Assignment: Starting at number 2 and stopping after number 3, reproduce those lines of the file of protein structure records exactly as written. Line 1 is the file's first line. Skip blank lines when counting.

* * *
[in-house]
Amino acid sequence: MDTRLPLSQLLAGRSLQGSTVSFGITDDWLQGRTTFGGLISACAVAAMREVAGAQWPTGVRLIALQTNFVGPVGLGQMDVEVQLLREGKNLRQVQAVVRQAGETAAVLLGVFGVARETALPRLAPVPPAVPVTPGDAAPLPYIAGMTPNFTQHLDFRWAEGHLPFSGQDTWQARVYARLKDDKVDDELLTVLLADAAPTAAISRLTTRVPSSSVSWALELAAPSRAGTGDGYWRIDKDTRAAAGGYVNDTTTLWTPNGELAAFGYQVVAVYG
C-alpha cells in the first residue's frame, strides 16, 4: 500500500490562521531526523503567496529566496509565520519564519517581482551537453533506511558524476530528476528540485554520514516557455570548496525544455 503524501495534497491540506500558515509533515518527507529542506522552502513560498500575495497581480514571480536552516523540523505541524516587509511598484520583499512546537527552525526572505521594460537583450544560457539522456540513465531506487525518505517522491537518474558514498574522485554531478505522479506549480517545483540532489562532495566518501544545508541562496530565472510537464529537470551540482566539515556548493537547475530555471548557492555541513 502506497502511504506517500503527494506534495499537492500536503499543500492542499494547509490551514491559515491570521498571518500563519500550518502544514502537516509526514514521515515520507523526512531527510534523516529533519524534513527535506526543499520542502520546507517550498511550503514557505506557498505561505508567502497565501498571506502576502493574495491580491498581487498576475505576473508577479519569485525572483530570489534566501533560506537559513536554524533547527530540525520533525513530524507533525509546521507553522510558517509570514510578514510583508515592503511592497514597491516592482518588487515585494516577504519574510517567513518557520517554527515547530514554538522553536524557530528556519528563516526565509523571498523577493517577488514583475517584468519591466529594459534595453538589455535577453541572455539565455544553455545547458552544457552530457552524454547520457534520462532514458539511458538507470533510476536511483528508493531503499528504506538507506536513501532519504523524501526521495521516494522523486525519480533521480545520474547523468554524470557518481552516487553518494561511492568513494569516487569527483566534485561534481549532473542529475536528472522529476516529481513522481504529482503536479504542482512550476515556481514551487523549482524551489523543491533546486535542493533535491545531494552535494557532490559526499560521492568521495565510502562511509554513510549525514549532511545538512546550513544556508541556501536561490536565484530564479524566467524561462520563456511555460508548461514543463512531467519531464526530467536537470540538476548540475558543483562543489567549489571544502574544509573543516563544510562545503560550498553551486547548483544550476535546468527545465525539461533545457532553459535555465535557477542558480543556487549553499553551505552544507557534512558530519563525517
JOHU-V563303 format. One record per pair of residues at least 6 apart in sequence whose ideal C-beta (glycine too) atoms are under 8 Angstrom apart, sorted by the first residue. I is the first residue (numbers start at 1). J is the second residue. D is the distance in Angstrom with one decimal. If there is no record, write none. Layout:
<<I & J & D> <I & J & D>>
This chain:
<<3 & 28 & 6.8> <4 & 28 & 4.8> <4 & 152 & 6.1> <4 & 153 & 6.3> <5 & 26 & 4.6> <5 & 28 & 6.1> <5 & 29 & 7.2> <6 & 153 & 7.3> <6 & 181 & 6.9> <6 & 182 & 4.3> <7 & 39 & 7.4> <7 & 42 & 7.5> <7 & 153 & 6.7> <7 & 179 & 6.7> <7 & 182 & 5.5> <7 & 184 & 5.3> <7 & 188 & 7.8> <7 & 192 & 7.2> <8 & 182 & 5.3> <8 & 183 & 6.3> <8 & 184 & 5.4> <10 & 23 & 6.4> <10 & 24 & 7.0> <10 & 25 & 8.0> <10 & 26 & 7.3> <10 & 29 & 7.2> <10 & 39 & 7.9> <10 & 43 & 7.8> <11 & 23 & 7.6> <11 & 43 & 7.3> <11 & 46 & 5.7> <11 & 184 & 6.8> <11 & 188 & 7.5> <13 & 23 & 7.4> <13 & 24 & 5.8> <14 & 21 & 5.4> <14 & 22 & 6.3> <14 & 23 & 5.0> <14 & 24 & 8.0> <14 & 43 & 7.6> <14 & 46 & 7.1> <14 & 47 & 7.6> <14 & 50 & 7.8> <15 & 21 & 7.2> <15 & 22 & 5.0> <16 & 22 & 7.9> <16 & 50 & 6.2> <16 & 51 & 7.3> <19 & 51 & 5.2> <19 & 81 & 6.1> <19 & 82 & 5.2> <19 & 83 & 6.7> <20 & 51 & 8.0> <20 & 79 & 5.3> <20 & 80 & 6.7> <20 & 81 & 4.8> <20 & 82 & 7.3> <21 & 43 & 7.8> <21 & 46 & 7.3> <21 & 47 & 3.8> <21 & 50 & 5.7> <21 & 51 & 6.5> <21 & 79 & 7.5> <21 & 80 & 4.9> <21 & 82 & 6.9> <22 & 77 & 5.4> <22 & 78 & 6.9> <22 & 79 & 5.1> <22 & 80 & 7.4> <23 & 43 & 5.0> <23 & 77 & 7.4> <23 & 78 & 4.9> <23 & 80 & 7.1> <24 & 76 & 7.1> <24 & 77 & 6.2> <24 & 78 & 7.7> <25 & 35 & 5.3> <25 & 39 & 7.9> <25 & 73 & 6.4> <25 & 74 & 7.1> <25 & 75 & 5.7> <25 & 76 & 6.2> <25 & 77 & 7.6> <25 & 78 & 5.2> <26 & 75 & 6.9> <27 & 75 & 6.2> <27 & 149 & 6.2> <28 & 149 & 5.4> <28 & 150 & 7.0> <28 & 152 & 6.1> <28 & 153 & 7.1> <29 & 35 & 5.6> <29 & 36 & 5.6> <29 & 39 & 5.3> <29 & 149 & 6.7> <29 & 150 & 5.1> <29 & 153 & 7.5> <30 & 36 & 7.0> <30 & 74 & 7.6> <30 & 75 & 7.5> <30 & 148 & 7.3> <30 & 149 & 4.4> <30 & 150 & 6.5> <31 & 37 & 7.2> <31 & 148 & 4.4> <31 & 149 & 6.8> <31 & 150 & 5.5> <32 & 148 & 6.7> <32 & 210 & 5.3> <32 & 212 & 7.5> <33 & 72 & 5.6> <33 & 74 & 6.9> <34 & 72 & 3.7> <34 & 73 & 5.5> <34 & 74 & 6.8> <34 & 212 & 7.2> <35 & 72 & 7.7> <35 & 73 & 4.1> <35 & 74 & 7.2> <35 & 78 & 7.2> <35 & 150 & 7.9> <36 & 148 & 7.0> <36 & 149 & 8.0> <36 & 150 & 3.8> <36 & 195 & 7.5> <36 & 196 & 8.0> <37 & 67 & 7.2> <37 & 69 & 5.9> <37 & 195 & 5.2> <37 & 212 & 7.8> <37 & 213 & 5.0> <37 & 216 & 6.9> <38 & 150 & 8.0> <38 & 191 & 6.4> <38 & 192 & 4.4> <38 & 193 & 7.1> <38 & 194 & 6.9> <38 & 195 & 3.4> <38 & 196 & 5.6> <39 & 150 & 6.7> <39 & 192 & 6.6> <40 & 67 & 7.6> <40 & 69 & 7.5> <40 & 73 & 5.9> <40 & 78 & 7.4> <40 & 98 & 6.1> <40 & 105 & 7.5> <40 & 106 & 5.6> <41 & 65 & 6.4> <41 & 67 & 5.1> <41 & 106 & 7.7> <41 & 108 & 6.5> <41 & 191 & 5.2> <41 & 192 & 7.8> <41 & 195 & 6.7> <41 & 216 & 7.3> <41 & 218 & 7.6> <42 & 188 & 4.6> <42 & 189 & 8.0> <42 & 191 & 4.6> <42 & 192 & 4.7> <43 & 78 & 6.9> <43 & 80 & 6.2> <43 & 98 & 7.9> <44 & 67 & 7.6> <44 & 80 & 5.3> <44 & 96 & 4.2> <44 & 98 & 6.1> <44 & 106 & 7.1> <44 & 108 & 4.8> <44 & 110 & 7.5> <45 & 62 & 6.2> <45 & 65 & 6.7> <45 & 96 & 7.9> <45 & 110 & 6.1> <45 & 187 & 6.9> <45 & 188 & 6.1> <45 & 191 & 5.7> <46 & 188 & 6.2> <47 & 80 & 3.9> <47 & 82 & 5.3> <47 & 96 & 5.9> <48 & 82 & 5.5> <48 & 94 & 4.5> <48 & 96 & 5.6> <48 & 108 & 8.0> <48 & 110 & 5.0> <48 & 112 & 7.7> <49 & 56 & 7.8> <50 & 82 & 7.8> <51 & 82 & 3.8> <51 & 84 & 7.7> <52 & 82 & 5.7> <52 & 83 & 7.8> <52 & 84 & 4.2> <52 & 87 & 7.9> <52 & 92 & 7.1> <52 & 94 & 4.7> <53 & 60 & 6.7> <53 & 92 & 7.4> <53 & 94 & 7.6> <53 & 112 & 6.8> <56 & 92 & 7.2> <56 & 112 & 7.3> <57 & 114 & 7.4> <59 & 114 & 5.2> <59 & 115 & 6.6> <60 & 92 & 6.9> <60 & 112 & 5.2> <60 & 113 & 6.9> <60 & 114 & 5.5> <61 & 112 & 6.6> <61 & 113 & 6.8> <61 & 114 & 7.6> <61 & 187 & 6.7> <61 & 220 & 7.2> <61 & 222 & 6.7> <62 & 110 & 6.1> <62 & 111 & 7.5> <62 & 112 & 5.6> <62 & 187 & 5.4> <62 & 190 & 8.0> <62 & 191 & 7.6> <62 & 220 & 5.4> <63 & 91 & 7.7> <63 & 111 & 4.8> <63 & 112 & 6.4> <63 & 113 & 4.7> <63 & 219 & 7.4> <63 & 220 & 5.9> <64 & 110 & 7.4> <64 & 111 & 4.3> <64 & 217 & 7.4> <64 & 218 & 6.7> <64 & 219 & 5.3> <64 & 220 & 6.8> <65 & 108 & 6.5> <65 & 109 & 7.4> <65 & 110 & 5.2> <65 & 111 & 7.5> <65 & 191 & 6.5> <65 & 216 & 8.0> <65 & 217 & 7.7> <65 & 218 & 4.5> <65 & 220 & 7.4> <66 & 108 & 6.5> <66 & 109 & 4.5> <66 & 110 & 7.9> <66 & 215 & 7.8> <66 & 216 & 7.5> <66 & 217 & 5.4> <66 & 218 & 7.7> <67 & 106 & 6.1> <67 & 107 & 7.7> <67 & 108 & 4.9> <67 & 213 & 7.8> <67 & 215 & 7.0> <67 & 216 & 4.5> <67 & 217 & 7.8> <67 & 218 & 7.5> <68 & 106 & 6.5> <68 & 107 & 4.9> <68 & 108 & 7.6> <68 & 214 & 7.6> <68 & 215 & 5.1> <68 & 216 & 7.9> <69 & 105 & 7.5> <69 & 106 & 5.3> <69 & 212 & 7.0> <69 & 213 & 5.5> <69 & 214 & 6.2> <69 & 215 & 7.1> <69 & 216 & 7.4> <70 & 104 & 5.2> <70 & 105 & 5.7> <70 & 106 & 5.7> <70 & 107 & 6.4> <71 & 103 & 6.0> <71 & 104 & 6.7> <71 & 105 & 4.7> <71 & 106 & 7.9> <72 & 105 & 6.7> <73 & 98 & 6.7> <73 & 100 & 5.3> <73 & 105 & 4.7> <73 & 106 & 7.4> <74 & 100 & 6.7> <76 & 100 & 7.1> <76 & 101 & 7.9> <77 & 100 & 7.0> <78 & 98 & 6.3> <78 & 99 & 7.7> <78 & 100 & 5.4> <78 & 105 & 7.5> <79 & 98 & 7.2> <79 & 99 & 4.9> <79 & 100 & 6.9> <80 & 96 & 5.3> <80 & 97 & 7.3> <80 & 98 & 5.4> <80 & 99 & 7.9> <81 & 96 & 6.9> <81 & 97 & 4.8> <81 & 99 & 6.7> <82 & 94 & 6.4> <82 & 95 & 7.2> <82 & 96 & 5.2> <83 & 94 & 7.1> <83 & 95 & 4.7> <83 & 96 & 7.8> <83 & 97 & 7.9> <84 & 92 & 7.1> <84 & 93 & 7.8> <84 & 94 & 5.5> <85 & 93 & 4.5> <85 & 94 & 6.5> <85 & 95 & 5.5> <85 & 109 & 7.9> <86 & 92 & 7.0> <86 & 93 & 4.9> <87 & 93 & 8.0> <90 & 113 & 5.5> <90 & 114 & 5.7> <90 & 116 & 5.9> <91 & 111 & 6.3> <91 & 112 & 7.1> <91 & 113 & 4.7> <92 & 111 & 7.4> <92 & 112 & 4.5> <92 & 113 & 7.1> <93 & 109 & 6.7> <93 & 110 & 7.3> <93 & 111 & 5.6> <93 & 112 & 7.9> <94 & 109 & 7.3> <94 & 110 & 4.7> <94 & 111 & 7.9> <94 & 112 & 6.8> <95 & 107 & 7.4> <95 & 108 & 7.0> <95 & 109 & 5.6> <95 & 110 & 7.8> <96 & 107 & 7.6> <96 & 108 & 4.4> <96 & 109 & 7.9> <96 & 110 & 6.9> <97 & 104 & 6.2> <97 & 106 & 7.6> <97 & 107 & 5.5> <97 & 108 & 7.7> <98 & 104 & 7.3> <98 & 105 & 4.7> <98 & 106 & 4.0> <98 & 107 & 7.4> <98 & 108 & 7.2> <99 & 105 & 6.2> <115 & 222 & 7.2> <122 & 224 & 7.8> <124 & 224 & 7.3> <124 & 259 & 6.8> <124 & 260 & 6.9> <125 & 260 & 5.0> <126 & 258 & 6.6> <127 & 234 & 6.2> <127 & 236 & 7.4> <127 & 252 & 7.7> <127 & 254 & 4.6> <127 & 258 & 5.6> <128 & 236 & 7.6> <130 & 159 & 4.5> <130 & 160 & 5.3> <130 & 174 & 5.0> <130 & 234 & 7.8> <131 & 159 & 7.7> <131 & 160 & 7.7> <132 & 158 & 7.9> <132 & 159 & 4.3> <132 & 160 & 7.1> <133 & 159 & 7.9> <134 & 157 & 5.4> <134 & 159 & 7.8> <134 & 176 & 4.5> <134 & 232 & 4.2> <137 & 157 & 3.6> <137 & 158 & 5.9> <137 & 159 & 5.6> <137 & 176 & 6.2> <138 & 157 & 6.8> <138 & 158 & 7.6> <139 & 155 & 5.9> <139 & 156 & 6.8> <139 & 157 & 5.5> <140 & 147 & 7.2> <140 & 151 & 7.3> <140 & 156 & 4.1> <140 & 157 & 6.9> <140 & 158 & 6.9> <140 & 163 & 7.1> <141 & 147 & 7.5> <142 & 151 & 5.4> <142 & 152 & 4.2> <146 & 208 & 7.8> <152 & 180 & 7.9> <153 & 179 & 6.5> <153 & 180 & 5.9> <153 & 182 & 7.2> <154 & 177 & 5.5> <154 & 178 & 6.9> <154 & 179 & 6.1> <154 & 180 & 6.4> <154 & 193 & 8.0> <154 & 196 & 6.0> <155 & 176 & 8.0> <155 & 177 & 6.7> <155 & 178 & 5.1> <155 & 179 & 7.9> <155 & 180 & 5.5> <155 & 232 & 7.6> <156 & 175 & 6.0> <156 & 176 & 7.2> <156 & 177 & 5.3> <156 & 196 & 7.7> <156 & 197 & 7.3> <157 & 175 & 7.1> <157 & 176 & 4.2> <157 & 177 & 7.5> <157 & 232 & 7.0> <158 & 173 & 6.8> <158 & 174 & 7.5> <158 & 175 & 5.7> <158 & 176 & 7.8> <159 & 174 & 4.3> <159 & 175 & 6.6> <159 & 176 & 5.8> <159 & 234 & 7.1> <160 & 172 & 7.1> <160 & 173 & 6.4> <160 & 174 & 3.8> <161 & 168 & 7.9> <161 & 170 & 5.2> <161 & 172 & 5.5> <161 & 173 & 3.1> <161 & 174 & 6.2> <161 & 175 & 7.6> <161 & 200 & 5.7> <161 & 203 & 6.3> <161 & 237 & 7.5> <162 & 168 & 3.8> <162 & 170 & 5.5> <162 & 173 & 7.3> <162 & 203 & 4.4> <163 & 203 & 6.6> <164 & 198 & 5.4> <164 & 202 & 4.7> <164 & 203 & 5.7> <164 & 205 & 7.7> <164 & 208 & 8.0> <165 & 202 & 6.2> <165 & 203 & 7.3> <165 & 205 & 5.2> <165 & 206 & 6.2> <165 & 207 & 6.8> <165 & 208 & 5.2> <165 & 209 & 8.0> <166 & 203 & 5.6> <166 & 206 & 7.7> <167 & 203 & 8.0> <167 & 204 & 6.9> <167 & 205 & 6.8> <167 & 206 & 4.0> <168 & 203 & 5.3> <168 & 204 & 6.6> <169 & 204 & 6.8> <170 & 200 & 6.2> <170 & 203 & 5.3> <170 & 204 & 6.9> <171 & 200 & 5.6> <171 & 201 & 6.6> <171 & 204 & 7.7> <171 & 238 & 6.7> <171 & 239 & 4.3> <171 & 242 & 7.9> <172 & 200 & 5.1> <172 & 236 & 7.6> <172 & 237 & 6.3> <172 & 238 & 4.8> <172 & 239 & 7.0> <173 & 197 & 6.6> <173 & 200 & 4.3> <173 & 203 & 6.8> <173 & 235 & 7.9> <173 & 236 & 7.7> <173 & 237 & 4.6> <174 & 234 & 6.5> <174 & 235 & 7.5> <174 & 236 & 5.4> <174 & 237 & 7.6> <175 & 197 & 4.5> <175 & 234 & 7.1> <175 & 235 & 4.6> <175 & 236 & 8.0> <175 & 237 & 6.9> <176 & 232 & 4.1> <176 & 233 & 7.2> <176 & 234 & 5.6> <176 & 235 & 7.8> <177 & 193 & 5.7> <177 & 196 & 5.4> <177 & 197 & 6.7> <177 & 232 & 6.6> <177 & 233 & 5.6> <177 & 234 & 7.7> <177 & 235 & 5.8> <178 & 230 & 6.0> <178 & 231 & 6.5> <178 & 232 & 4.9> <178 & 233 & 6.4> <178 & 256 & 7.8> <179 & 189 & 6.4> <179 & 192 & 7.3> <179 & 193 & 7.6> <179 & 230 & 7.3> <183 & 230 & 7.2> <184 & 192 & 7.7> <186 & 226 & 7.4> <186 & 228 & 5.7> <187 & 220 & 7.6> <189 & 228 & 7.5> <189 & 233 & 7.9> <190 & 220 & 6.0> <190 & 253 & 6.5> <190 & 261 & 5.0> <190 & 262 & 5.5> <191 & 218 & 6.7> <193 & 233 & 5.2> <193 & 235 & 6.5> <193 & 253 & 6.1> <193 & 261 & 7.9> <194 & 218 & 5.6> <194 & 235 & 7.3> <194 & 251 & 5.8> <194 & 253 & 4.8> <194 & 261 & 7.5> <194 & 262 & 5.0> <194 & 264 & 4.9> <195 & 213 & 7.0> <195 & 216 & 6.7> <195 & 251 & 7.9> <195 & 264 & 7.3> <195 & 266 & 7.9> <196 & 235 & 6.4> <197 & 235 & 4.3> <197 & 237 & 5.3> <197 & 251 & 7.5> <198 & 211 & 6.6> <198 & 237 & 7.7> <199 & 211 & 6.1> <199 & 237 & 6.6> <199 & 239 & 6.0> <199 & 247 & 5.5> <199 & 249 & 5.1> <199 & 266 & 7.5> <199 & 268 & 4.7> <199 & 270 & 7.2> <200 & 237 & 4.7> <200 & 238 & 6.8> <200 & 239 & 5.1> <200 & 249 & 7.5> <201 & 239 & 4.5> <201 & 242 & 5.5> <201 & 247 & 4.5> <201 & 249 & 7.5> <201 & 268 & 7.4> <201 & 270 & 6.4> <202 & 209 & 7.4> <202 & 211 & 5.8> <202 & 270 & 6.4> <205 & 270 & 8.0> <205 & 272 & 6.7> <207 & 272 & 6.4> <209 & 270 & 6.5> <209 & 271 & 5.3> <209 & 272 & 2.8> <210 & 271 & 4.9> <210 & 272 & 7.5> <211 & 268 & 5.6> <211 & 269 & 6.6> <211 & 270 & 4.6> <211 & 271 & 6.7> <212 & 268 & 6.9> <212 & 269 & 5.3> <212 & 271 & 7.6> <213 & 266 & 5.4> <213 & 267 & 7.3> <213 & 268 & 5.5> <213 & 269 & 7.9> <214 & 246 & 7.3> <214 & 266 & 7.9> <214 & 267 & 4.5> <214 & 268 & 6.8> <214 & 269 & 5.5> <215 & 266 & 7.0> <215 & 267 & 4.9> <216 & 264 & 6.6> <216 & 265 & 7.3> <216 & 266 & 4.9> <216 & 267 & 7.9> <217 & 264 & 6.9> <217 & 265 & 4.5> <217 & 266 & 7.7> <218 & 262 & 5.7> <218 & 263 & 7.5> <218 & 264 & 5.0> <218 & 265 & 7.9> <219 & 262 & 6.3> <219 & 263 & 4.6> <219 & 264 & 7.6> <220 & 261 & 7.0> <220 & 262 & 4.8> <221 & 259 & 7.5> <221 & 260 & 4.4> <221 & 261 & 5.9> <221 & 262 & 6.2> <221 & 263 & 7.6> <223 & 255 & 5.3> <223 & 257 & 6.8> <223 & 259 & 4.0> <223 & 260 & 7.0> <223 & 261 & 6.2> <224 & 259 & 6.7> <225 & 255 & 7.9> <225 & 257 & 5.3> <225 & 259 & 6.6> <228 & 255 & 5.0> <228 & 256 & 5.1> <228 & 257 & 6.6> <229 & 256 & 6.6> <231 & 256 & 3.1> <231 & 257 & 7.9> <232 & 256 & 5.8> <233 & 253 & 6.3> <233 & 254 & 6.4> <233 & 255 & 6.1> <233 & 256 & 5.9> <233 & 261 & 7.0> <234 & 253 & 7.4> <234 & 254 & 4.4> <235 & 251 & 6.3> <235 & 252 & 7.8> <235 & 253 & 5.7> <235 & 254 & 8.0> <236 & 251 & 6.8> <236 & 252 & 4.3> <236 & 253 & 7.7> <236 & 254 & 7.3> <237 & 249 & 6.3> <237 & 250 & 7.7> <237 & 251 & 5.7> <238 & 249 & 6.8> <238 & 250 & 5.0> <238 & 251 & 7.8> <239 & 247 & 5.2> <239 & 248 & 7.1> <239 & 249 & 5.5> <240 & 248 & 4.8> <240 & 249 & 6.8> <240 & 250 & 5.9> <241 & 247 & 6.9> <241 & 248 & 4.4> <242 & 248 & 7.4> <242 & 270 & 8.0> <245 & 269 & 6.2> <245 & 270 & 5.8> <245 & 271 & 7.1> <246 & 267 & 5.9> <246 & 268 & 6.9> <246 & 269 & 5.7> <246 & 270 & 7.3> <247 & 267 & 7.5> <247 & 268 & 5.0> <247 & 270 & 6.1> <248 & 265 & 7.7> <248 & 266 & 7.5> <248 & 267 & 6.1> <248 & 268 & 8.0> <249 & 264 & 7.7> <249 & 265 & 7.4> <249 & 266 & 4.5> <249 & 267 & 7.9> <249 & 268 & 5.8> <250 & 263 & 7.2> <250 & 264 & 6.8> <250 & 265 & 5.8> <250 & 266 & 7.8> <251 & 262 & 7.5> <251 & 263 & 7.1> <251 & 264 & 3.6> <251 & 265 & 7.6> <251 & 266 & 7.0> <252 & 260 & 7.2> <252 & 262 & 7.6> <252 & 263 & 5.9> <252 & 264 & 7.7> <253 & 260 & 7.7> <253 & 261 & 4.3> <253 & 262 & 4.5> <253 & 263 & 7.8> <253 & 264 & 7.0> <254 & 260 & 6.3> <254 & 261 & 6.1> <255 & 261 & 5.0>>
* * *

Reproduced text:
Amino acid sequence: MDTRLPLSQLLAGRSLQGSTVSFGITDDWLQGRTTFGGLISACAVAAMREVAGAQWPTGVRLIALQTNFVGPVGLGQMDVEVQLLREGKNLRQVQAVVRQAGETAAVLLGVFGVARETALPRLAPVPPAVPVTPGDAAPLPYIAGMTPNFTQHLDFRWAEGHLPFSGQDTWQARVYARLKDDKVDDELLTVLLADAAPTAAISRLTTRVPSSSVSWALELAAPSRAGTGDGYWRIDKDTRAAAGGYVNDTTTLWTPNGELAAFGYQVVAVYG
C-alpha cells in the first residue's frame, strides 16, 4: 500500500490562521531526523503567496529566496509565520519564519517581482551537453533506511558524476530528476528540485554520514516557455570548496525544455 503524501495534497491540506500558515509533515518527507529542506522552502513560498500575495497581480514571480536552516523540523505541524516587509511598484520583499512546537527552525526572505521594460537583450544560457539522456540513465531506487525518505517522491537518474558514498574522485554531478505522479506549480517545483540532489562532495566518501544545508541562496530565472510537464529537470551540482566539515556548493537547475530555471548557492555541513 502506497502511504506517500503527494506534495499537492500536503499543500492542499494547509490551514491559515491570521498571518500563519500550518502544514502537516509526514514521515515520507523526512531527510534523516529533519524534513527535506526543499520542502520546507517550498511550503514557505506557498505561505508567502497565501498571506502576502493574495491580491498581487498576475505576473508577479519569485525572483530570489534566501533560506537559513536554524533547527530540525520533525513530524507533525509546521507553522510558517509570514510578514510583508515592503511592497514597491516592482518588487515585494516577504519574510517567513518557520517554527515547530514554538522553536524557530528556519528563516526565509523571498523577493517577488514583475517584468519591466529594459534595453538589455535577453541572455539565455544553455545547458552544457552530457552524454547520457534520462532514458539511458538507470533510476536511483528508493531503499528504506538507506536513501532519504523524501526521495521516494522523486525519480533521480545520474547523468554524470557518481552516487553518494561511492568513494569516487569527483566534485561534481549532473542529475536528472522529476516529481513522481504529482503536479504542482512550476515556481514551487523549482524551489523543491533546486535542493533535491545531494552535494557532490559526499560521492568521495565510502562511509554513510549525514549532511545538512546550513544556508541556501536561490536565484530564479524566467524561462520563456511555460508548461514543463512531467519531464526530467536537470540538476548540475558543483562543489567549489571544502574544509573543516563544510562545503560550498553551486547548483544550476535546468527545465525539461533545457532553459535555465535557477542558480543556487549553499553551505552544507557534512558530519563525517